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21/07/2006

From the Feuilletons is a weekly overview of what's been happening in the German-language cultural pages and appears every Friday at 3 pm. CET.. Here a key to the German newspapers.

Neue Zürcher Zeitung, 21.07.2006

Today the paper's very readable weekly media page takes up the theme of war journalism. Petra Tabeling presents the work of the Dart Center, which helps traumatised war reporters, citing one journalist: "We constantly reported on traumata, without acknowledging that the conflict also left traces in our own souls. Each one of us tried to come to terms with our own experiences and deal with them at the bar. We thought we were emotionally immune."


Süddeutsche Zeitung, 21.07.2006


Günter Kowa has seen a preview of the first major exhibition of works by Hitler's favourite sculptor, Arno Breker, which opens tomorrow at the Schleswig Holstein Haus in Schwerin (here a flyer as pdf). The show benefits from its sober presentation, he writes. "Curator Rudolf Conrades' objective of neither playing down nor glorifying Breker is furthered by his museum. The brick half-timbered baroque construction provides an appropriate counterpoint to the reputation of monumental kitsch which surrounds Breker's work. No shrine, no pantheon, no sanctuary. Instead, the sculptures occupy a succession of small, low-ceilinged rooms and a plain staircase, all under iron T-beams provided by the state of Schleswig Holstein which help support the old ceiling."


Die Welt, 21.07.2006


After reading the catalogue to the Arno Breker exhibition in Schwerin, Uta Baier exclaims: "It's imperative to show Arno Breker! But not now and not in the Schleswig Holstein House in Schwerin. And not under the direction of a former museum director whose reputation is so minor that for the exhibition he is forced to rely solely on the collection of the Breker family, and who in order to make the exhibition happen puts up with unthinking enthusiasm of a friend of the Breker family in the catalogue, and who in his own text puts the Colossus of Rhodes on a par with Brekker's representatives of the master race."

Israeli writer Meir Shalev finds the Israeli reaction to Hizbullah's attacks justified, "but too many questions remain, raising suspicion and doubt. There are too many attacks against civilians, there is no definition of the war objectives, and there is no definition of what would constitute a victory – that is, the end of the operation. Is the point to secure the return of the captive soldiers? Or the withdrawal of Hizbullah from Southern Lebanon? And if yes – how far back do they have to pull back? Or is the point to kill Hizbullah leader Hassan Nasrallah? Or the complete dissolution of Hizbullah? Or is this really all about the fight against worldwide terror and the struggle against Syria and Iran?"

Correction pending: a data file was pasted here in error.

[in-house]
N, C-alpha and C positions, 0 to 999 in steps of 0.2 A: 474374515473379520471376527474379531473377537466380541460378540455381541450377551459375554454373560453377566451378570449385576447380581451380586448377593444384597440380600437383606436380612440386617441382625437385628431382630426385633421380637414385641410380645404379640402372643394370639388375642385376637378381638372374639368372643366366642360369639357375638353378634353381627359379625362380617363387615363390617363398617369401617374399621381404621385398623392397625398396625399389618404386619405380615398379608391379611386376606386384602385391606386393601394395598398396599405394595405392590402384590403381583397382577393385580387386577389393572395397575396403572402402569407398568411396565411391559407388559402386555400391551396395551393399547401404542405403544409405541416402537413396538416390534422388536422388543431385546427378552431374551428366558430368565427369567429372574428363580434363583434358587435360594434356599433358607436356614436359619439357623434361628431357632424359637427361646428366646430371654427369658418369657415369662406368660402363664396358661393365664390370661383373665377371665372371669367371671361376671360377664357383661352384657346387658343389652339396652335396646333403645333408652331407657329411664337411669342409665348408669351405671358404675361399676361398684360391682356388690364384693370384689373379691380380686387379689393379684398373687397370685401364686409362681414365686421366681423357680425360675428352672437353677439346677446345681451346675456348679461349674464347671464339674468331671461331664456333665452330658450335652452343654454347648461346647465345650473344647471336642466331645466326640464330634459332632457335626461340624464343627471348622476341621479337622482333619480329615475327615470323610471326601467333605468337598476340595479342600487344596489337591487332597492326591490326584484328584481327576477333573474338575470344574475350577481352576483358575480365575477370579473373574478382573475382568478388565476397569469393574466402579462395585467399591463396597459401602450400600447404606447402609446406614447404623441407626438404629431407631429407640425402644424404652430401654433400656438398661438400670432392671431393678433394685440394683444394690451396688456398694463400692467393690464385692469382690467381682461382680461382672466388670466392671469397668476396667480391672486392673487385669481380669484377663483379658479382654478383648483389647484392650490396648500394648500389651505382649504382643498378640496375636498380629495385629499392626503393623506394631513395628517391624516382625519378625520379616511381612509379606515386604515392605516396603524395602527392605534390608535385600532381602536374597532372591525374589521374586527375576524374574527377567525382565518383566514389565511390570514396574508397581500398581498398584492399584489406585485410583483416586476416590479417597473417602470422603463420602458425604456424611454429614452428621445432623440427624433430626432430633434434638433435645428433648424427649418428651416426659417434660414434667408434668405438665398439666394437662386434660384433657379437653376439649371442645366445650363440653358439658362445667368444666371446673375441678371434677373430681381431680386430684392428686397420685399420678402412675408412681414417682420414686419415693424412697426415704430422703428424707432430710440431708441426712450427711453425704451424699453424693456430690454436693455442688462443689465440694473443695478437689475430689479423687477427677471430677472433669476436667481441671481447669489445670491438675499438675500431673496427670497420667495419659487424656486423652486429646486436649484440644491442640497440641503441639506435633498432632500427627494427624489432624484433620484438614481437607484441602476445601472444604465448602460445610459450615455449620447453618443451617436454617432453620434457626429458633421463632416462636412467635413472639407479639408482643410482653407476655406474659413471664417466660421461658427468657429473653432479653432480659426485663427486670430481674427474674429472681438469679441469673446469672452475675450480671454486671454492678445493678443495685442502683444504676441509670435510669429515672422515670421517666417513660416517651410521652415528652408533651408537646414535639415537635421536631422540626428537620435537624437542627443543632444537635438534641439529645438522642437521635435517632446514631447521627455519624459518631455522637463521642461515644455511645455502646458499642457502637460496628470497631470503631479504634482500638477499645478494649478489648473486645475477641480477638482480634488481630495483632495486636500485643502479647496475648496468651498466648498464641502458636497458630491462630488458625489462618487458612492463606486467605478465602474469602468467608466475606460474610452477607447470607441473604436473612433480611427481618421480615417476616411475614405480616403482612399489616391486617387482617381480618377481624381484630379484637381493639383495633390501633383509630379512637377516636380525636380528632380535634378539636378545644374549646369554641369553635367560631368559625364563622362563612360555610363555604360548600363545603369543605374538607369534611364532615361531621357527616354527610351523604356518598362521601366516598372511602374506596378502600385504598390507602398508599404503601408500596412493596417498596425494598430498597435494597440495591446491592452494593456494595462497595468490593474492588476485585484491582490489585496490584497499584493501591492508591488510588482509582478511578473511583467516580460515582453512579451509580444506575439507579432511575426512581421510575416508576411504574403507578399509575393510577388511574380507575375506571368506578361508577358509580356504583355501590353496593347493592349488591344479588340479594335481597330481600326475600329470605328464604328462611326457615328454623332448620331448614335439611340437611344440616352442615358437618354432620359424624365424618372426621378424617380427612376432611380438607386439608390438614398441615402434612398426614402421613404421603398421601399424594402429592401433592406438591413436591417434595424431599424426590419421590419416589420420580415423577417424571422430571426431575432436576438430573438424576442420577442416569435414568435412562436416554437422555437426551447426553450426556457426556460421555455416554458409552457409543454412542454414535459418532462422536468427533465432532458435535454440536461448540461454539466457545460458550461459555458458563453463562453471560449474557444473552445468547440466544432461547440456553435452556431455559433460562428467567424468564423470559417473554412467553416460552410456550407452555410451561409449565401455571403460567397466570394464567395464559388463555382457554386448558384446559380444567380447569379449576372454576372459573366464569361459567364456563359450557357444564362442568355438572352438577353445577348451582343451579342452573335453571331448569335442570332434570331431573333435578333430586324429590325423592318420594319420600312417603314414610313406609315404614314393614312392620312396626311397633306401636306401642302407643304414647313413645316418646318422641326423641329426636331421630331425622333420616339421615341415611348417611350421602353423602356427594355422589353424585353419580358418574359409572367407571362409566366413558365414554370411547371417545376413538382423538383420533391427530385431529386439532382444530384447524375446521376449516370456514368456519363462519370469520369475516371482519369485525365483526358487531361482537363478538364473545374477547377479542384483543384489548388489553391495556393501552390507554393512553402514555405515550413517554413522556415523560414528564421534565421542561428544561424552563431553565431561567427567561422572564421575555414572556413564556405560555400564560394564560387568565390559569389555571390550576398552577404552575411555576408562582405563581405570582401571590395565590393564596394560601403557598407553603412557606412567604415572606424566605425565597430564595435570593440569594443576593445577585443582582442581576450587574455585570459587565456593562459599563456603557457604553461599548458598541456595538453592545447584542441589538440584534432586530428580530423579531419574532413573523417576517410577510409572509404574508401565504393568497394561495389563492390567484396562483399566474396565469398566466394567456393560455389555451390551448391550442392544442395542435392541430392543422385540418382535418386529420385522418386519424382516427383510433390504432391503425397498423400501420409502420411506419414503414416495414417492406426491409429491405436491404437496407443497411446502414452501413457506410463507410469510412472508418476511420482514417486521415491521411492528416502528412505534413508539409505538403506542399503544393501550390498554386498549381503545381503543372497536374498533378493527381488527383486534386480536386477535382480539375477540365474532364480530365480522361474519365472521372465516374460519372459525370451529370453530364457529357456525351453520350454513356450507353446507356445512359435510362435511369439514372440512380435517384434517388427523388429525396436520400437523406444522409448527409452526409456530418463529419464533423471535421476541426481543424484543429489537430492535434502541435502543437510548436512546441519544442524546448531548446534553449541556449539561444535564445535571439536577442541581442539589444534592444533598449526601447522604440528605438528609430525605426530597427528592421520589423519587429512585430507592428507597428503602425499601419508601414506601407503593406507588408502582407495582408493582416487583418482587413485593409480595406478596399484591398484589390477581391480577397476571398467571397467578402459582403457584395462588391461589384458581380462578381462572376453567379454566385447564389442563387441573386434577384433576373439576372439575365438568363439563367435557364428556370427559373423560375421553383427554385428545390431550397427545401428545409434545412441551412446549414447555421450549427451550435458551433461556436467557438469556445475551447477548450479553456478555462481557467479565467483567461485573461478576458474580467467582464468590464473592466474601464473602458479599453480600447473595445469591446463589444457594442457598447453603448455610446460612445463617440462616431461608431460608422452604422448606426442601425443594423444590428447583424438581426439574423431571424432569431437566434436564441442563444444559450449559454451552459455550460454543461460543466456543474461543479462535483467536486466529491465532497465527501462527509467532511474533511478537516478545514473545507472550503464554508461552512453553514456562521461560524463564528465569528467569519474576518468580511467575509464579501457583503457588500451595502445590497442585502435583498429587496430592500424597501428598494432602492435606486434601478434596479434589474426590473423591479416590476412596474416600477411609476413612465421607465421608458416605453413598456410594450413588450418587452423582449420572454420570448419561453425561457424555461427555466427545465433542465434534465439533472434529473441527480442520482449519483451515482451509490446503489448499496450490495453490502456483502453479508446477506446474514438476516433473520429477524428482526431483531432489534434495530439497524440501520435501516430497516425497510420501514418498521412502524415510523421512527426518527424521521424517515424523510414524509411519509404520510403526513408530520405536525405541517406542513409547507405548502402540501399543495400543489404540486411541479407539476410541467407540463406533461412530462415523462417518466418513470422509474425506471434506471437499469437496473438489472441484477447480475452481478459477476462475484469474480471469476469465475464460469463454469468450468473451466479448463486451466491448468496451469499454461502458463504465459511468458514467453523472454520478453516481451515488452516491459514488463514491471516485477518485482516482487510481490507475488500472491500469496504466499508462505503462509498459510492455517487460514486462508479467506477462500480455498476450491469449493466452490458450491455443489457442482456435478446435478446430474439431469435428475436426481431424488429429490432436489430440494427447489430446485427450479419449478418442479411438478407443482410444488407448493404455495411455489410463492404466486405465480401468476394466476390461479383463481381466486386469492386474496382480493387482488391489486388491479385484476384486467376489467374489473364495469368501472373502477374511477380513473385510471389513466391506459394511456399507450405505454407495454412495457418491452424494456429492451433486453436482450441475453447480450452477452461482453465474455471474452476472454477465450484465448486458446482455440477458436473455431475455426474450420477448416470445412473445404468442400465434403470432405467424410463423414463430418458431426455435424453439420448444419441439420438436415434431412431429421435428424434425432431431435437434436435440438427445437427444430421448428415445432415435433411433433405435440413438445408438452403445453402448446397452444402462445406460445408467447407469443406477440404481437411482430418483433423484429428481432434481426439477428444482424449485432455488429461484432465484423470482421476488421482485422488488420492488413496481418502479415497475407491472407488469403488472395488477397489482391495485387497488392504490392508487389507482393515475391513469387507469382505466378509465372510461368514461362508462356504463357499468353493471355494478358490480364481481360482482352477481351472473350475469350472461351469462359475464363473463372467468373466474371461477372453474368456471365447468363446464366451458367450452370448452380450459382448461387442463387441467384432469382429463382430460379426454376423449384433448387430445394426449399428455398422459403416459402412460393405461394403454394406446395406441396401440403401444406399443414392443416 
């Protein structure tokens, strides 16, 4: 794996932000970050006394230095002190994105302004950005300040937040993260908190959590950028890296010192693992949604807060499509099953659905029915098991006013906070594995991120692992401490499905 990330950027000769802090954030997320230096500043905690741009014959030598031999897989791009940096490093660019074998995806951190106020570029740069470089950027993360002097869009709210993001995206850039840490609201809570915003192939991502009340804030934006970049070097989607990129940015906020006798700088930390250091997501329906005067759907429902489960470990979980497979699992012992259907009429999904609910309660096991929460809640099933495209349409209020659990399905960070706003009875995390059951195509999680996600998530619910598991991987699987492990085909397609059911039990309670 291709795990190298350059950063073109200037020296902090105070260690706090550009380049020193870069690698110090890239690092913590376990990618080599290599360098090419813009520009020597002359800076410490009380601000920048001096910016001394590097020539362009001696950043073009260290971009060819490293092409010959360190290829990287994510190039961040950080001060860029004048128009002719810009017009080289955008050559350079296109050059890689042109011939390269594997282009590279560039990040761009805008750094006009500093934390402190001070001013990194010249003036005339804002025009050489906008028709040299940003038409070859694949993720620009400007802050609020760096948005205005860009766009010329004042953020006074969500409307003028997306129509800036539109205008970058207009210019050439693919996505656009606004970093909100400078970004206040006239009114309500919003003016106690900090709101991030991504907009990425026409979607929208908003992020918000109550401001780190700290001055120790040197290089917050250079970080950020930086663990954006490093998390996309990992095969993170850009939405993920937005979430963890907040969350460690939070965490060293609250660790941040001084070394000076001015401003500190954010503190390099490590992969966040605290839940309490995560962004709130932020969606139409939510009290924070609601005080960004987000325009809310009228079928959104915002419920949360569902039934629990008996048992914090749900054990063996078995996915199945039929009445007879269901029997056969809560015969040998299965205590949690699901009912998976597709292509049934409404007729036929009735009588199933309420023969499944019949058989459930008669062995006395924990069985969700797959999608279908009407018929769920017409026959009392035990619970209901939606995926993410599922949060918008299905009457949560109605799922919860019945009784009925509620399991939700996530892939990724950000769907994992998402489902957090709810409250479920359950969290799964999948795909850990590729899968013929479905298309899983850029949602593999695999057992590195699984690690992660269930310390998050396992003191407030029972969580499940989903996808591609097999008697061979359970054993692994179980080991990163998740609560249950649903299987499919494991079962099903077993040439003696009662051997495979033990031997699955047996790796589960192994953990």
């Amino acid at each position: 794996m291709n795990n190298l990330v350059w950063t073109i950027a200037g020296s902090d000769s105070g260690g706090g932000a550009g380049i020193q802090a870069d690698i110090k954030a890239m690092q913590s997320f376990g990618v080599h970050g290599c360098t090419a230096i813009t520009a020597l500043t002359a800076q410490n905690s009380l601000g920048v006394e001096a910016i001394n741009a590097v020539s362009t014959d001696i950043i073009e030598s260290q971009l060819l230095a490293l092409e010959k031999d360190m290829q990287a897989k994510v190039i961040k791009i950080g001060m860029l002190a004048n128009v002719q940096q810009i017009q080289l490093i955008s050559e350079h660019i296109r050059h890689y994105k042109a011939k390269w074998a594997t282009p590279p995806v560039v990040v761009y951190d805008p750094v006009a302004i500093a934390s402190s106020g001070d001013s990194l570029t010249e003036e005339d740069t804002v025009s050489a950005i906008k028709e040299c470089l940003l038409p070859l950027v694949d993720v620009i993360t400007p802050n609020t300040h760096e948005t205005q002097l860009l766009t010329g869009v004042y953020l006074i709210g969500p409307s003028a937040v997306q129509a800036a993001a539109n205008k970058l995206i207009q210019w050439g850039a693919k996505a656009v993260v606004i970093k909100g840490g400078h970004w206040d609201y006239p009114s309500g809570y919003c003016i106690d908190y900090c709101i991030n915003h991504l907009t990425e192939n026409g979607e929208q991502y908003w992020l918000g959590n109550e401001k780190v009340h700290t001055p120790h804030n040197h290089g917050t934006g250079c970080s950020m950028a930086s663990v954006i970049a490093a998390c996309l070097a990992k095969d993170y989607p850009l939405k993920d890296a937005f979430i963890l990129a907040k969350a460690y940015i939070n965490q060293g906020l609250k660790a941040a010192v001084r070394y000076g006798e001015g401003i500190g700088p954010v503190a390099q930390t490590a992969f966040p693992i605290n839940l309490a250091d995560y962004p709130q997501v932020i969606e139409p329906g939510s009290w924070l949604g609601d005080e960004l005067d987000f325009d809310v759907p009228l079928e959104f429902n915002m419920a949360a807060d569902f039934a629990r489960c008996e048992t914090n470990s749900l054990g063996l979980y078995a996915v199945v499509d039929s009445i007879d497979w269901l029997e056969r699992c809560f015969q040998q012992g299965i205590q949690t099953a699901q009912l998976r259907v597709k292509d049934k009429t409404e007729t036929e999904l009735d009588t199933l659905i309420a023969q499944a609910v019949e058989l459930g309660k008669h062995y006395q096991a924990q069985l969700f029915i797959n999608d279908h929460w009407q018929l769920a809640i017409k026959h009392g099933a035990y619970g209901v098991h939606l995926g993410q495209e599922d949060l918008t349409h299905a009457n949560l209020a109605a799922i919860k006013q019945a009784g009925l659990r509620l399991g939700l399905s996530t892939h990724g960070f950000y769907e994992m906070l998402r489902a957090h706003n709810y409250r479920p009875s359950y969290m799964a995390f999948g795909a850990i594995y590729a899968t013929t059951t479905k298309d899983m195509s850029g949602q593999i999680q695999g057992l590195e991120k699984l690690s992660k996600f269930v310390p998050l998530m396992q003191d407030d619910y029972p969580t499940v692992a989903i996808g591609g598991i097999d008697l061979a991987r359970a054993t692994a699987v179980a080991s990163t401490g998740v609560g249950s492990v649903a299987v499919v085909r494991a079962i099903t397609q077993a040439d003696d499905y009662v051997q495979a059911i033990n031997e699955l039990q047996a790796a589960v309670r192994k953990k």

Berliner Zeitung, 21.07.2006

Iranian filmmaker and dissident Mohsen Makhmalbaf talks to Julia Teichmann about the current leadership in Iran: "There's a well-known line in an Iranian poem: 'The truth was a mirror in the hands of God. It fell and shattered, and every person took a shard of the mirror and each thought that they now had the whole truth in their hands. But the truth was in many hands.' Anyone who thinks they have the whole mirror in their hands is close to fascism. Because he will force others to follow him. Iranian ideologues think that they have the truth in their hands."


Der Tagesspiegel, 21.07.2006

When filmmaker Lars Von Trier backed out two years ago, dramatist Tankred Dorst was asked to jump in and direct the four-part opera cycle "Ring of the Nibelung" at the Bayreuth Festspiele. At 80, these are his first opera stagings. The first in the cycle, "Rheingold", premieres July 26. Dorst speaks with Christa Sigg, who asks if in his production the gods have human occupations. "No. They don't have careers, they're not stockbrokers or anything like that. And the humans don't need them any more. The people suntanning on a dried meadow don't even notice the gods when they appear. In the background you can see discarded monuments and statues. The story takes place in today's world of dilapidation and destruction. For example there's a forest that's been logged, and over it a highway bridge where a couple of welders are working. The dragon-slaying scene takes place underneath, but the welders don't even notice."


Frankfurter Rundschau, 21.07.2006

At the Ruhr Piano Festival, Guido Fischer observed a return of the piano concert. He was particularly impressed by the work "Malignant Cells" by pianist and composer Thomas Larcher, inspired by a Mozart concert and the film of the same name by Barbara Albert, in which "relationships are unabashedly trampled on. Against this morbid background of distress, Larcher develops his heart-rhythm system which pumps through the lurid orchestral movement and the alarmingly motor-like piano repetitions. Larcher's piano compositions show him walking in John Cage's footsteps as much as taking up the archaic suggestiveness of the Georgian Giya Kantscheli. This is the bandwidth he perpetuates with unswerving attention. Playing together with the Munich Chamber Orchestra conducted by Dennis Russell Davis, Thomas Larcher has not only launched the rehabilitation of the piano concert; without a doubt 'Malignant Cells' points the way for the future possibilities of this genre."

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